ICAMS / Interdisciplinary Centre for Advanced Materials Simulation


Ab initio atomistic thermodynamics for surfaces: A primer

J. Rogal, K. Reuter.

Experiment, Modeling and Simulation of Gas-Surface Interactions for Reactive Flows in Hypersonic Flights., (2007)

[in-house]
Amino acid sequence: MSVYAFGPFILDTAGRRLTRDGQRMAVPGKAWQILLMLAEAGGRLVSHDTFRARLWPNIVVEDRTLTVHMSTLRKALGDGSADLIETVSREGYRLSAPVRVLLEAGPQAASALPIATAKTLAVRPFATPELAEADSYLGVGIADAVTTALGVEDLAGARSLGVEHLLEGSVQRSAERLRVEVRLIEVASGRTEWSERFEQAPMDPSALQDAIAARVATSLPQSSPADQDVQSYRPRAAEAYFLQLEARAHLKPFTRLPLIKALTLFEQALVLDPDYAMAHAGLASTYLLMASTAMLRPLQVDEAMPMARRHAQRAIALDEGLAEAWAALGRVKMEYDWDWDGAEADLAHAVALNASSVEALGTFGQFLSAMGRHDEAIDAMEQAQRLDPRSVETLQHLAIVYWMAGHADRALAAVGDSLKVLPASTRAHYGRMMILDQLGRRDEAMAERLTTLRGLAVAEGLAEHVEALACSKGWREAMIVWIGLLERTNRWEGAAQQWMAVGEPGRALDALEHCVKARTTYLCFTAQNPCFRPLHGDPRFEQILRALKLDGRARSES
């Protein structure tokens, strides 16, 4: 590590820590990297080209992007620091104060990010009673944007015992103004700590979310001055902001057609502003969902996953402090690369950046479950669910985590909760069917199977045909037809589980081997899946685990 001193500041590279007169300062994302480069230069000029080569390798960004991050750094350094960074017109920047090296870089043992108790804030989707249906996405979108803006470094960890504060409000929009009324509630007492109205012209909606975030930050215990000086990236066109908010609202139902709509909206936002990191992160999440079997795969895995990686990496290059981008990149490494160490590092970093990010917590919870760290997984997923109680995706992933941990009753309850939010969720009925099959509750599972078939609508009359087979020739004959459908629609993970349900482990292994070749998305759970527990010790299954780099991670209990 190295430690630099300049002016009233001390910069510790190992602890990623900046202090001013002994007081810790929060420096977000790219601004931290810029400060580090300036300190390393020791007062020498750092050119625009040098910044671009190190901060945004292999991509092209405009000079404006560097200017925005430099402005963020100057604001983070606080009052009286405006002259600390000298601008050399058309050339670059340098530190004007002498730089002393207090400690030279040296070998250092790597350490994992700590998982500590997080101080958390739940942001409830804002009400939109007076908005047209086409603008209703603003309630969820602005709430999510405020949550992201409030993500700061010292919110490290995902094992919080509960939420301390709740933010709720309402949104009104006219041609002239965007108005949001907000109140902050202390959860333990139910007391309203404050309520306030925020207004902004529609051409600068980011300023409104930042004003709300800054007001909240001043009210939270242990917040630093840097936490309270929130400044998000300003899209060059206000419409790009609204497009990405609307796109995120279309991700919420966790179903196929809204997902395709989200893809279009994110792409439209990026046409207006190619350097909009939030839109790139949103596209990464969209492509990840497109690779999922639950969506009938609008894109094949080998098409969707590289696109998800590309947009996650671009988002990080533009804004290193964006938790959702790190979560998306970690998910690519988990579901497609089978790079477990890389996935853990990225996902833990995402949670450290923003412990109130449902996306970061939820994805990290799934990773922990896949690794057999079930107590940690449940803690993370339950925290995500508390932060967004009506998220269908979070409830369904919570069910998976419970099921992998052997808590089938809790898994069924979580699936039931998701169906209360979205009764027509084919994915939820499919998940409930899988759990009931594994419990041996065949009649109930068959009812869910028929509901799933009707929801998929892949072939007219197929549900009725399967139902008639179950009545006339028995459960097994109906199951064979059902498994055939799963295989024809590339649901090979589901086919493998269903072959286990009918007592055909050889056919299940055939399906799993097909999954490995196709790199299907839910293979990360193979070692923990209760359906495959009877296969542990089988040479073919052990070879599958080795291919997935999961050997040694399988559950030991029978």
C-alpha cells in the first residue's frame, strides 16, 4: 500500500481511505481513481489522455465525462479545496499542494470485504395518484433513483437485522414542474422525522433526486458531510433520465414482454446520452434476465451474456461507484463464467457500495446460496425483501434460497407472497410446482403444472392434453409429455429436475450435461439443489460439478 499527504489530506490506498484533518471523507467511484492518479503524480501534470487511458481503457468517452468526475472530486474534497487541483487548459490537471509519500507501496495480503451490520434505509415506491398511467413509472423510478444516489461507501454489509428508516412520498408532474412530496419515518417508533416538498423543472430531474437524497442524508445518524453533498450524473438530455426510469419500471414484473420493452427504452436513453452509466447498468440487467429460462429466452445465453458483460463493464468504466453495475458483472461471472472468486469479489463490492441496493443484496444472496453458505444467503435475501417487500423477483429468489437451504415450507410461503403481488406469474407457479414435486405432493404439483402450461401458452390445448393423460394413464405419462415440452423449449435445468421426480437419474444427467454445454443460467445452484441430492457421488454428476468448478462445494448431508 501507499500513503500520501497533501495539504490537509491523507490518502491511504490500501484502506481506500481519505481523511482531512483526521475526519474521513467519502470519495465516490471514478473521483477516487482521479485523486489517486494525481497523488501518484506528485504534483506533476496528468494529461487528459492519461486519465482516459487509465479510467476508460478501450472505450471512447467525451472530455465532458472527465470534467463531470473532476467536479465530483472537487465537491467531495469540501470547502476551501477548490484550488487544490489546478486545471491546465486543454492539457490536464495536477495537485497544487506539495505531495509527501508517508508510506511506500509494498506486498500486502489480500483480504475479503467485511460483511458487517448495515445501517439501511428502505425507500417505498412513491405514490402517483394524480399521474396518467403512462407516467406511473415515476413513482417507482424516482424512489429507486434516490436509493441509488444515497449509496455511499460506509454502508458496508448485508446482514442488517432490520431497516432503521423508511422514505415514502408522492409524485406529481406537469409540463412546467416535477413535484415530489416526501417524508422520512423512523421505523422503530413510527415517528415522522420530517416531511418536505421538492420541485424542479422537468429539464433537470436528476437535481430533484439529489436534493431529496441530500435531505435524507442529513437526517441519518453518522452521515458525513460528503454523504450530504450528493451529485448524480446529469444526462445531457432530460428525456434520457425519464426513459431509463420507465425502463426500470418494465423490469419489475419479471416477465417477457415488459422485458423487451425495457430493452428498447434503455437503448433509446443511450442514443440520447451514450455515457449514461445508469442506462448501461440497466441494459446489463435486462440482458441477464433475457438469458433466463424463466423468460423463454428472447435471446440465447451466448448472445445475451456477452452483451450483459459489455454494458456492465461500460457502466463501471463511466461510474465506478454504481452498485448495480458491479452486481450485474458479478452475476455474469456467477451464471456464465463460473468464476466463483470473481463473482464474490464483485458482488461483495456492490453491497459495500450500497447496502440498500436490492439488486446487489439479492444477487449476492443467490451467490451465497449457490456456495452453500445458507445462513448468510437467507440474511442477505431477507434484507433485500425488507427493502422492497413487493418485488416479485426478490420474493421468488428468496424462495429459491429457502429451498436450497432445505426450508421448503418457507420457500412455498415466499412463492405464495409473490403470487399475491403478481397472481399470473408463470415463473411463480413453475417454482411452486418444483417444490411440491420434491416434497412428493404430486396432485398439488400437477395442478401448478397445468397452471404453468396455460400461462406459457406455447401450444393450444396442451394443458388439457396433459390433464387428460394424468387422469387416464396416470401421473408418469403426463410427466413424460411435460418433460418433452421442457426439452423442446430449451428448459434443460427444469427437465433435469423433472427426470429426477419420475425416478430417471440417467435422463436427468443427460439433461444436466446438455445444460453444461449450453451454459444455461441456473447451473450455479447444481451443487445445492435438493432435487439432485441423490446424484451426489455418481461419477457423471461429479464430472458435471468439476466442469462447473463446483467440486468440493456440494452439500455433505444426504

Rational design and advancement in materials science will ultimately rely on an atomic-scale understanding of the targeted functionality. Corresponding modeling must then address the behavior of electrons and the resulting interactions (often expressed in the terminology of chemical bonds) that govern the elementary processes among the atoms and molecules in the system. Modern electronic structure theory methods like density-functional theory (DFT) [1-5] have matured to a standard tool for this task, allowing a description that is often already accurate enough to allow for a modeling with predictive character. These techniques are referred to as first-principles (or in latin: ab initio) to indicate that they do not rely on empirical or fitted parameters, which then makes them applicable for a wide range of realistic conditions, e.g. realistic environmental situations of varying temperatures and pressures [6].

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